Tried & Tested

British Airways B747-400 Club World

31 Mar 2009 by Tom Otley

FIRST IMPRESSIONS I had checked in online for my 2325 departure back to London Heathrow that morning. I arrived at Chek Lap Kok International at 2115 and used the fast bag drop facilities at the airport before clearing security and immigration. (This area has been revamped in recent months, and seems to be working more smoothly, with queues being processed quickly.)  I was travelling with a colleague who was flying with Cathay Pacific, so went to the business class lounge for Cathay (The Pier) for a drink before the flight. The BA lounge is opposite the departure gates (15 to 17) on the first level.

BOARDING Boarding had just commenced when I arrived at Gate 17 at 2245. Business and first class passengers were in a separate, shorter queue, and were boarded first. 

THE SEAT BA has two configurations of its B747-40 fleet, known as mid-J and High J depending on the number of J Class (business class) seats on board (either 52 or 70). This flight was on a high-J configuration, so on the main deck Club World is in two cabins forward and aft of the steps up to the upper deck, where there are a further 20 seats. (Click here for a seatplan.)

The front cabin (rows 12-14) is probably the better of the two on the main deck, since the rear cabin (rows 17-20 in a 2-4-2 configuration (AB – DEFG – JK), with its 32 seats is where children are placed. I was in the back row in an aisle seat, 20B, where 20D, E and F were occupied by a family of four (two adults, one child in a seat and one baby). Then on the other side of the partition to my rear, there were families with babies in bassinets at the front of World Traveller Plus (Premium Economy). This isn’t the place for a debate on babies in business class, but I could tell that in the hour or so the children cried, many passengers were having it with themselves.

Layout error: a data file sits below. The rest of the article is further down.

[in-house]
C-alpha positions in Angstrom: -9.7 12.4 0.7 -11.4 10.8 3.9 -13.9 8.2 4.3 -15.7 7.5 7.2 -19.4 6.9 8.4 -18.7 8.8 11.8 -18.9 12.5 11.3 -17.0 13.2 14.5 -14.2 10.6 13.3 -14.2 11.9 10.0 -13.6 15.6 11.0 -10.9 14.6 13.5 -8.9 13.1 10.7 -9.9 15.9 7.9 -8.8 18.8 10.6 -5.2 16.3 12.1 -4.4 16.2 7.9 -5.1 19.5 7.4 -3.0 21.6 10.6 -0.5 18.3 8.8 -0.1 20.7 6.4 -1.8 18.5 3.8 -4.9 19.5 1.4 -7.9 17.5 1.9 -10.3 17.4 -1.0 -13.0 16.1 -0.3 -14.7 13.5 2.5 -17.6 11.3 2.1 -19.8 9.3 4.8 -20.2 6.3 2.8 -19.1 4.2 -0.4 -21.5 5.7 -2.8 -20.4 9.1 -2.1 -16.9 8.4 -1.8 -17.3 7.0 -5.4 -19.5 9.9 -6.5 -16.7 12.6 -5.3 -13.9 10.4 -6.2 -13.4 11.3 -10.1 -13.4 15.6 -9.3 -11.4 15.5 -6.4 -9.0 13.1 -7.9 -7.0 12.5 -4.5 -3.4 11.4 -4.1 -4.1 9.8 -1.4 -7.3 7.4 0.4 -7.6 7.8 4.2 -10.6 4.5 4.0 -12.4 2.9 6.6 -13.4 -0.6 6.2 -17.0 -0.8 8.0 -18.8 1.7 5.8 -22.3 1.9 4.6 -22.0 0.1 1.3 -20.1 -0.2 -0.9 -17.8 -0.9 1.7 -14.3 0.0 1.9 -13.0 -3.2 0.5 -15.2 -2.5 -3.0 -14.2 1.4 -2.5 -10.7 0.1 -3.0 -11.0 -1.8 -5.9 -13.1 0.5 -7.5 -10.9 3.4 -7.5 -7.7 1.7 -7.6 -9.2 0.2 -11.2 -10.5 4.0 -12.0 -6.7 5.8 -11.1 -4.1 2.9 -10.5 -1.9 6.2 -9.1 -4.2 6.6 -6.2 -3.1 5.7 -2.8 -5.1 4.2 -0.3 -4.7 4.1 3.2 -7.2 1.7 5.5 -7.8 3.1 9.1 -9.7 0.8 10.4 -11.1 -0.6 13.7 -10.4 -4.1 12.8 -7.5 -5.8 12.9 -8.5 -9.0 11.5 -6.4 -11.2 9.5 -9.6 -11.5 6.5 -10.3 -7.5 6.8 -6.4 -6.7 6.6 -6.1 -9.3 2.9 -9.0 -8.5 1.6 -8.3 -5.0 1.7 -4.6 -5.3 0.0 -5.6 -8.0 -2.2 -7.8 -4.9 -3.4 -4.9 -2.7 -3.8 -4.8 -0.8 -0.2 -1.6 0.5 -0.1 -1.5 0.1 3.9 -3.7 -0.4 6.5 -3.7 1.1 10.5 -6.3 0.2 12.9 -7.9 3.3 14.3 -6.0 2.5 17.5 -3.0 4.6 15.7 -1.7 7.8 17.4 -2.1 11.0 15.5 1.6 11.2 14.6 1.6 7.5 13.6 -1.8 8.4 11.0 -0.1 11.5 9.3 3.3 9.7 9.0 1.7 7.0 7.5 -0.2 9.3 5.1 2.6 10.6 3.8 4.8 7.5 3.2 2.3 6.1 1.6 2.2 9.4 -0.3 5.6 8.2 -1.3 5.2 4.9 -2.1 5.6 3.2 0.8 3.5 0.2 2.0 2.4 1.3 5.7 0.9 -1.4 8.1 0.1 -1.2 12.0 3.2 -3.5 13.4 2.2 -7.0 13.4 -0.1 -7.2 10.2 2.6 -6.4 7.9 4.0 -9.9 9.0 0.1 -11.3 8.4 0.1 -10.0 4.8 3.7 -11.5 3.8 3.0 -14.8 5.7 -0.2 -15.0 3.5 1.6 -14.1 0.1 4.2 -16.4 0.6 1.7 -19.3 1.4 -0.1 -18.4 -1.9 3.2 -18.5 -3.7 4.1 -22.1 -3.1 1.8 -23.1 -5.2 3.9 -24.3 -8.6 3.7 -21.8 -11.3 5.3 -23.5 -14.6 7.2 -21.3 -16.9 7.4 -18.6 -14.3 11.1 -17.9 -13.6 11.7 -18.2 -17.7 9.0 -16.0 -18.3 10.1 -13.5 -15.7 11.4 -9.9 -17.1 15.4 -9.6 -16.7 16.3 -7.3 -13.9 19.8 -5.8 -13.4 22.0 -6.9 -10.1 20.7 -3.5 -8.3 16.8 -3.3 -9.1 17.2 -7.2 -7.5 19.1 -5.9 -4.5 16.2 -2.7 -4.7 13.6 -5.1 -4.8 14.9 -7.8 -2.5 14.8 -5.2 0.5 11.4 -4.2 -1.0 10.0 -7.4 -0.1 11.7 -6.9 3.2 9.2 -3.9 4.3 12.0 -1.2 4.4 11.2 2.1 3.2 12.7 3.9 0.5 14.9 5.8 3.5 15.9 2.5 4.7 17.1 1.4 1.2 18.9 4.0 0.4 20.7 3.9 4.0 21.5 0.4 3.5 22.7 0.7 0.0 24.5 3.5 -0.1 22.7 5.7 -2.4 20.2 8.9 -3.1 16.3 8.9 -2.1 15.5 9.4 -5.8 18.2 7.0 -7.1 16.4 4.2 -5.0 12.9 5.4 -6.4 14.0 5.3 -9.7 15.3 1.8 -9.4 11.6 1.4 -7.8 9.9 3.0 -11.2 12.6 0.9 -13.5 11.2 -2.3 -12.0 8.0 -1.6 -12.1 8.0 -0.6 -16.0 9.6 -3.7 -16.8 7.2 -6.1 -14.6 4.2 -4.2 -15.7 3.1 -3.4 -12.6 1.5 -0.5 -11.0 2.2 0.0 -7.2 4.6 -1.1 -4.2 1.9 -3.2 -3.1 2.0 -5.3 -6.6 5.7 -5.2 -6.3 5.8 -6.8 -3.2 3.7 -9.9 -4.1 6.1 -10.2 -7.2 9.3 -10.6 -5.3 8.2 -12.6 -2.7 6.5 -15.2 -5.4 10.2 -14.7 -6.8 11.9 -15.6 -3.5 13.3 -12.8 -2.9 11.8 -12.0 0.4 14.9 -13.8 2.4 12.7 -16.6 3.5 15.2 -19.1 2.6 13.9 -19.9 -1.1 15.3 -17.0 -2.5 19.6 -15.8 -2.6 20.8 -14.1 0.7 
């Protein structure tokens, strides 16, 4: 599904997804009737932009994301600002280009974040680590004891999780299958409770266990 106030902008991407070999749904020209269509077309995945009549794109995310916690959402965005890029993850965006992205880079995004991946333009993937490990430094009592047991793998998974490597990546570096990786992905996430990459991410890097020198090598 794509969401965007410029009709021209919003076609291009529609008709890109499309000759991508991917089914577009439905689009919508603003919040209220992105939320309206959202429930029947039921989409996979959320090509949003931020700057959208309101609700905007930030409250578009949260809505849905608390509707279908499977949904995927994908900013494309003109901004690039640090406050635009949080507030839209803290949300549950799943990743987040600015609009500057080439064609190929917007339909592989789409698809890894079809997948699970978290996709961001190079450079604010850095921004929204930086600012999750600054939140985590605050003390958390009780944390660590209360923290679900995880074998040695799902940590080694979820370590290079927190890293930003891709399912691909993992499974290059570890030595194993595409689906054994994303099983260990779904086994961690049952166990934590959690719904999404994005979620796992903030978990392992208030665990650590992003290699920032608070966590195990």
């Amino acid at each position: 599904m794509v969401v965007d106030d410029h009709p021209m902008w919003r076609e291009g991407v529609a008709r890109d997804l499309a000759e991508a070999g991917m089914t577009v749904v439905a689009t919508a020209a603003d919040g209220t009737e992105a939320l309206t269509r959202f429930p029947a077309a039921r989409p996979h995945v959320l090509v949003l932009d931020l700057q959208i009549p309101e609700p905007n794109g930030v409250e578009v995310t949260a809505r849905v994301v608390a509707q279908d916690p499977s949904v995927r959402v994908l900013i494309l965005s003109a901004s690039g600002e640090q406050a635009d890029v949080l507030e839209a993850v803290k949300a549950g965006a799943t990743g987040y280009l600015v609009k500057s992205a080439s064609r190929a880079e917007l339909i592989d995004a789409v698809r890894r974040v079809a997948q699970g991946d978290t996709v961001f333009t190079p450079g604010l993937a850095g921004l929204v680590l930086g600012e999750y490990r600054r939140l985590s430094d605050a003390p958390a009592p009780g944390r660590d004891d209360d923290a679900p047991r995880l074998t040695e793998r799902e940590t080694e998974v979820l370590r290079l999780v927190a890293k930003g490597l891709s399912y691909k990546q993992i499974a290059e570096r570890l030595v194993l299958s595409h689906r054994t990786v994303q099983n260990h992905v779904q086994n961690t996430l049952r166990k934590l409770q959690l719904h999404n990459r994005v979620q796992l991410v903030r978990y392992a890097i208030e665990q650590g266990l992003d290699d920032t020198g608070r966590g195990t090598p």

This rear cabin on the B747 is the same as that on the mid-J version of the B747 (ie: same size of four rows of 2-4-2 and same seat numbers being rows 17-20, so the notes previously made on this are relevant; click here). The only real difference it seems to me is that on the other side of the curtain at the back of the cabin it is economy (World Traveller) on the mid-J version, while on the high version it is World Traveller Plus.

On the face of it you’d think row 20 is the worst for a night flight because of the risk of howling children, but having flown in this row in the window seat (20A), I know that four of the seats here do have some advantages, not least the few extra inches of leg room (which translates to a longer lie flat bed). This applies to all the rear facing seats in row 20 (so A,E,F and K).

Conversely, row 17 which is furthest away from the families (if there are any flying), has four not so good seats in 17B,D,G and J. Why? Because they face the galley, and so have noise and light problems, but most importantly, are shorter length beds because they have the shield wrapped around the ottoman footrest (because there is no seat in front of them) which shortens the overall space.